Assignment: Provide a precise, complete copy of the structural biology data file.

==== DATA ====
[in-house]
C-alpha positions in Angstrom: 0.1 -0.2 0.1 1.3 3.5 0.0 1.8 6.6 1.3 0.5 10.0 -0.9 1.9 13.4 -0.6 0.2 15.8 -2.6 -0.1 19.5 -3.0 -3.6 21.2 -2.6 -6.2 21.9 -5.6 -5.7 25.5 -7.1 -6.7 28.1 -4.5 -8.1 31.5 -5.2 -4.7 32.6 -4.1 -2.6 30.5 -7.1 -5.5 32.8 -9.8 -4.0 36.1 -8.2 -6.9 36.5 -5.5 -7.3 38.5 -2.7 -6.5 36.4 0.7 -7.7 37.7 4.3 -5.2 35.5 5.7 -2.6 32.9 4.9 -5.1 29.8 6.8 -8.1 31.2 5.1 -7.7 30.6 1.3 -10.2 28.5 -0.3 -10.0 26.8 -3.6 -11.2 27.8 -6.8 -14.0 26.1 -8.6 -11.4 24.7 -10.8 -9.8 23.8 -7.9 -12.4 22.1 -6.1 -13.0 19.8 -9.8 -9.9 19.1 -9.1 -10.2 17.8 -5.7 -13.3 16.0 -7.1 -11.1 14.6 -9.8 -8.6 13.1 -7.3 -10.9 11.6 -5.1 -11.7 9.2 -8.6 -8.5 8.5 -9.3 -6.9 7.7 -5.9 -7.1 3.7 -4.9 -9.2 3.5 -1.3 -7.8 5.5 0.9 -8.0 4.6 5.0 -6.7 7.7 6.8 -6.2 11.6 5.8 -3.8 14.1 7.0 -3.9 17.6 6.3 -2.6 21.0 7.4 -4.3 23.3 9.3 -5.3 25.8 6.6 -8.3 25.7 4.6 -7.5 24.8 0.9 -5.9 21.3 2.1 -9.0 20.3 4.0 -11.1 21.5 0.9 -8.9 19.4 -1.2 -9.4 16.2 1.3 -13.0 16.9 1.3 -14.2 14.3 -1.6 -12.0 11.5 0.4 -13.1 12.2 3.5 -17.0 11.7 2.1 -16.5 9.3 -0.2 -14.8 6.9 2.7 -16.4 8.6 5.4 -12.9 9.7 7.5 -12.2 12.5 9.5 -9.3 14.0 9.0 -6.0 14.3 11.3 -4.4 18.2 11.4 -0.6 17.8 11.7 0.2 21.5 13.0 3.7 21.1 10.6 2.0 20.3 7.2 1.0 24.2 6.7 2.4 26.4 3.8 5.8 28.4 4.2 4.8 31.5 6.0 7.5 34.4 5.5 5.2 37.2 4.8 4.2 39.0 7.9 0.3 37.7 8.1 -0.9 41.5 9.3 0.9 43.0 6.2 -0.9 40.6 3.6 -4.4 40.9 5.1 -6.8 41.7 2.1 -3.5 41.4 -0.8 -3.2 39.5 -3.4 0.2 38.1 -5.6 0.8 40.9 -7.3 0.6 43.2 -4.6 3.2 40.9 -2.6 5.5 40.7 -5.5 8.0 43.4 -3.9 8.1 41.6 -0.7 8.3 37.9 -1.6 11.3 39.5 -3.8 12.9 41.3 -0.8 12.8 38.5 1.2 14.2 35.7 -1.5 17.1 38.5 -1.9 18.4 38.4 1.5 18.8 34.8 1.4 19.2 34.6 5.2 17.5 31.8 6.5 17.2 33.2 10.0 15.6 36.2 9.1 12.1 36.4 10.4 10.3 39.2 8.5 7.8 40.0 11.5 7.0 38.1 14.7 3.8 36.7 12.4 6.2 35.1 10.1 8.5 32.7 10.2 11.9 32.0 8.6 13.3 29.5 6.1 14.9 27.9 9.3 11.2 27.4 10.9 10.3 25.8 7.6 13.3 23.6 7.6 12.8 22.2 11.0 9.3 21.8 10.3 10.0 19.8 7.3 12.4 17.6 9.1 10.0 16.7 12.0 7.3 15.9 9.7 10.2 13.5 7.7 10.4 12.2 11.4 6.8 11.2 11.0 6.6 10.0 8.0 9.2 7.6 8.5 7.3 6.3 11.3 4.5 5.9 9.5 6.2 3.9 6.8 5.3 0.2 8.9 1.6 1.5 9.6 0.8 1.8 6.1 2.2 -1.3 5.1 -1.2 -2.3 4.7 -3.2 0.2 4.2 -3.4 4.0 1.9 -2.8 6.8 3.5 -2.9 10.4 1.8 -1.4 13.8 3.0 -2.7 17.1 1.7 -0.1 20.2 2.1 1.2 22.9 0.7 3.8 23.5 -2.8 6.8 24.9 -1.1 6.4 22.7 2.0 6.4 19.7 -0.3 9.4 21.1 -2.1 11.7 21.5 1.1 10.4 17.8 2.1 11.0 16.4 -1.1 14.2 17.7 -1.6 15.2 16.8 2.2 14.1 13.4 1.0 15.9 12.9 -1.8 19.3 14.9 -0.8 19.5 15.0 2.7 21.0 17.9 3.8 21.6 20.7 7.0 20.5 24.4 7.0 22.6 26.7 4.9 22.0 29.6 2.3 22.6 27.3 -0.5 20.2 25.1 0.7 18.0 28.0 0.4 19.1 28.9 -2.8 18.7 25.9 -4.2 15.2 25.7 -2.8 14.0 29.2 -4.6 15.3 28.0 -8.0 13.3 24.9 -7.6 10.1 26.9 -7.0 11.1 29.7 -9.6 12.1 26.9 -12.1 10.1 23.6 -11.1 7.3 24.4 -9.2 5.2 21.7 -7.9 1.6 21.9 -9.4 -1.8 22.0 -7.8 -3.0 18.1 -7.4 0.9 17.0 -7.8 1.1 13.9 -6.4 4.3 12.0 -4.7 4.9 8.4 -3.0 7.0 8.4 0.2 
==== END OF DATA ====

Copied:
[in-house]
C-alpha positions in Angstrom: 0.1 -0.2 0.1 1.3 3.5 0.0 1.8 6.6 1.3 0.5 10.0 -0.9 1.9 13.4 -0.6 0.2 15.8 -2.6 -0.1 19.5 -3.0 -3.6 21.2 -2.6 -6.2 21.9 -5.6 -5.7 25.5 -7.1 -6.7 28.1 -4.5 -8.1 31.5 -5.2 -4.7 32.6 -4.1 -2.6 30.5 -7.1 -5.5 32.8 -9.8 -4.0 36.1 -8.2 -6.9 36.5 -5.5 -7.3 38.5 -2.7 -6.5 36.4 0.7 -7.7 37.7 4.3 -5.2 35.5 5.7 -2.6 32.9 4.9 -5.1 29.8 6.8 -8.1 31.2 5.1 -7.7 30.6 1.3 -10.2 28.5 -0.3 -10.0 26.8 -3.6 -11.2 27.8 -6.8 -14.0 26.1 -8.6 -11.4 24.7 -10.8 -9.8 23.8 -7.9 -12.4 22.1 -6.1 -13.0 19.8 -9.8 -9.9 19.1 -9.1 -10.2 17.8 -5.7 -13.3 16.0 -7.1 -11.1 14.6 -9.8 -8.6 13.1 -7.3 -10.9 11.6 -5.1 -11.7 9.2 -8.6 -8.5 8.5 -9.3 -6.9 7.7 -5.9 -7.1 3.7 -4.9 -9.2 3.5 -1.3 -7.8 5.5 0.9 -8.0 4.6 5.0 -6.7 7.7 6.8 -6.2 11.6 5.8 -3.8 14.1 7.0 -3.9 17.6 6.3 -2.6 21.0 7.4 -4.3 23.3 9.3 -5.3 25.8 6.6 -8.3 25.7 4.6 -7.5 24.8 0.9 -5.9 21.3 2.1 -9.0 20.3 4.0 -11.1 21.5 0.9 -8.9 19.4 -1.2 -9.4 16.2 1.3 -13.0 16.9 1.3 -14.2 14.3 -1.6 -12.0 11.5 0.4 -13.1 12.2 3.5 -17.0 11.7 2.1 -16.5 9.3 -0.2 -14.8 6.9 2.7 -16.4 8.6 5.4 -12.9 9.7 7.5 -12.2 12.5 9.5 -9.3 14.0 9.0 -6.0 14.3 11.3 -4.4 18.2 11.4 -0.6 17.8 11.7 0.2 21.5 13.0 3.7 21.1 10.6 2.0 20.3 7.2 1.0 24.2 6.7 2.4 26.4 3.8 5.8 28.4 4.2 4.8 31.5 6.0 7.5 34.4 5.5 5.2 37.2 4.8 4.2 39.0 7.9 0.3 37.7 8.1 -0.9 41.5 9.3 0.9 43.0 6.2 -0.9 40.6 3.6 -4.4 40.9 5.1 -6.8 41.7 2.1 -3.5 41.4 -0.8 -3.2 39.5 -3.4 0.2 38.1 -5.6 0.8 40.9 -7.3 0.6 43.2 -4.6 3.2 40.9 -2.6 5.5 40.7 -5.5 8.0 43.4 -3.9 8.1 41.6 -0.7 8.3 37.9 -1.6 11.3 39.5 -3.8 12.9 41.3 -0.8 12.8 38.5 1.2 14.2 35.7 -1.5 17.1 38.5 -1.9 18.4 38.4 1.5 18.8 34.8 1.4 19.2 34.6 5.2 17.5 31.8 6.5 17.2 33.2 10.0 15.6 36.2 9.1 12.1 36.4 10.4 10.3 39.2 8.5 7.8 40.0 11.5 7.0 38.1 14.7 3.8 36.7 12.4 6.2 35.1 10.1 8.5 32.7 10.2 11.9 32.0 8.6 13.3 29.5 6.1 14.9 27.9 9.3 11.2 27.4 10.9 10.3 25.8 7.6 13.3 23.6 7.6 12.8 22.2 11.0 9.3 21.8 10.3 10.0 19.8 7.3 12.4 17.6 9.1 10.0 16.7 12.0 7.3 15.9 9.7 10.2 13.5 7.7 10.4 12.2 11.4 6.8 11.2 11.0 6.6 10.0 8.0 9.2 7.6 8.5 7.3 6.3 11.3 4.5 5.9 9.5 6.2 3.9 6.8 5.3 0.2 8.9 1.6 1.5 9.6 0.8 1.8 6.1 2.2 -1.3 5.1 -1.2 -2.3 4.7 -3.2 0.2 4.2 -3.4 4.0 1.9 -2.8 6.8 3.5 -2.9 10.4 1.8 -1.4 13.8 3.0 -2.7 17.1 1.7 -0.1 20.2 2.1 1.2 22.9 0.7 3.8 23.5 -2.8 6.8 24.9 -1.1 6.4 22.7 2.0 6.4 19.7 -0.3 9.4 21.1 -2.1 11.7 21.5 1.1 10.4 17.8 2.1 11.0 16.4 -1.1 14.2 17.7 -1.6 15.2 16.8 2.2 14.1 13.4 1.0 15.9 12.9 -1.8 19.3 14.9 -0.8 19.5 15.0 2.7 21.0 17.9 3.8 21.6 20.7 7.0 20.5 24.4 7.0 22.6 26.7 4.9 22.0 29.6 2.3 22.6 27.3 -0.5 20.2 25.1 0.7 18.0 28.0 0.4 19.1 28.9 -2.8 18.7 25.9 -4.2 15.2 25.7 -2.8 14.0 29.2 -4.6 15.3 28.0 -8.0 13.3 24.9 -7.6 10.1 26.9 -7.0 11.1 29.7 -9.6 12.1 26.9 -12.1 10.1 23.6 -11.1 7.3 24.4 -9.2 5.2 21.7 -7.9 1.6 21.9 -9.4 -1.8 22.0 -7.8 -3.0 18.1 -7.4 0.9 17.0 -7.8 1.1 13.9 -6.4 4.3 12.0 -4.7 4.9 8.4 -3.0 7.0 8.4 0.2 